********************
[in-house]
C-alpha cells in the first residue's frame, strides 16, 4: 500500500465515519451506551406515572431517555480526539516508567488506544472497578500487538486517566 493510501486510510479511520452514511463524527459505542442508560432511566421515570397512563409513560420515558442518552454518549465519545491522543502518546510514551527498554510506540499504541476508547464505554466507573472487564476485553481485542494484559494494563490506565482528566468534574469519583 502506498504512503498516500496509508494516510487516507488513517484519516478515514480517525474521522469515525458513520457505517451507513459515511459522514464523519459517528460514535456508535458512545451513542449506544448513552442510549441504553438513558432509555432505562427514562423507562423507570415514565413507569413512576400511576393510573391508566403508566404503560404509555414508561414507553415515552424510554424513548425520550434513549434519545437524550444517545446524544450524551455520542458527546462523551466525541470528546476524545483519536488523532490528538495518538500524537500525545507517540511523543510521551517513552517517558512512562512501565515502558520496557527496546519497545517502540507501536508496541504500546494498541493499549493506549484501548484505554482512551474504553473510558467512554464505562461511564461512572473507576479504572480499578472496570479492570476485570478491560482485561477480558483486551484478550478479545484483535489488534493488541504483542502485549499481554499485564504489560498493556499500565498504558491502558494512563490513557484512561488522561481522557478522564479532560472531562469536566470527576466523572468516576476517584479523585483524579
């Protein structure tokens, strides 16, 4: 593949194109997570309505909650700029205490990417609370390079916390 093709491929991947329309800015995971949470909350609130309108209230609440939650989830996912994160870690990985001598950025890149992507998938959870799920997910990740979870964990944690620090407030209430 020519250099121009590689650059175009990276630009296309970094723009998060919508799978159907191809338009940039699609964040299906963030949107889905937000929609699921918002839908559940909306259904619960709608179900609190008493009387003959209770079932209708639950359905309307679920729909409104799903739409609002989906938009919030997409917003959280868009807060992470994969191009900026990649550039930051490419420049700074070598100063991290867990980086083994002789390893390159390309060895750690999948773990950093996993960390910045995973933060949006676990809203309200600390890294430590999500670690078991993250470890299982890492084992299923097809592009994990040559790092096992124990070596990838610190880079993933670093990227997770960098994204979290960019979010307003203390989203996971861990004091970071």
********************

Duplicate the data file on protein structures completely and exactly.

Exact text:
[in-house]
C-alpha cells in the first residue's frame, strides 16, 4: 500500500465515519451506551406515572431517555480526539516508567488506544472497578500487538486517566 493510501486510510479511520452514511463524527459505542442508560432511566421515570397512563409513560420515558442518552454518549465519545491522543502518546510514551527498554510506540499504541476508547464505554466507573472487564476485553481485542494484559494494563490506565482528566468534574469519583 502506498504512503498516500496509508494516510487516507488513517484519516478515514480517525474521522469515525458513520457505517451507513459515511459522514464523519459517528460514535456508535458512545451513542449506544448513552442510549441504553438513558432509555432505562427514562423507562423507570415514565413507569413512576400511576393510573391508566403508566404503560404509555414508561414507553415515552424510554424513548425520550434513549434519545437524550444517545446524544450524551455520542458527546462523551466525541470528546476524545483519536488523532490528538495518538500524537500525545507517540511523543510521551517513552517517558512512562512501565515502558520496557527496546519497545517502540507501536508496541504500546494498541493499549493506549484501548484505554482512551474504553473510558467512554464505562461511564461512572473507576479504572480499578472496570479492570476485570478491560482485561477480558483486551484478550478479545484483535489488534493488541504483542502485549499481554499485564504489560498493556499500565498504558491502558494512563490513557484512561488522561481522557478522564479532560472531562469536566470527576466523572468516576476517584479523585483524579
């Protein structure tokens, strides 16, 4: 593949194109997570309505909650700029205490990417609370390079916390 093709491929991947329309800015995971949470909350609130309108209230609440939650989830996912994160870690990985001598950025890149992507998938959870799920997910990740979870964990944690620090407030209430 020519250099121009590689650059175009990276630009296309970094723009998060919508799978159907191809338009940039699609964040299906963030949107889905937000929609699921918002839908559940909306259904619960709608179900609190008493009387003959209770079932209708639950359905309307679920729909409104799903739409609002989906938009919030997409917003959280868009807060992470994969191009900026990649550039930051490419420049700074070598100063991290867990980086083994002789390893390159390309060895750690999948773990950093996993960390910045995973933060949006676990809203309200600390890294430590999500670690078991993250470890299982890492084992299923097809592009994990040559790092096992124990070596990838610190880079993933670093990227997770960098994204979290960019979010307003203390989203996971861990004091970071």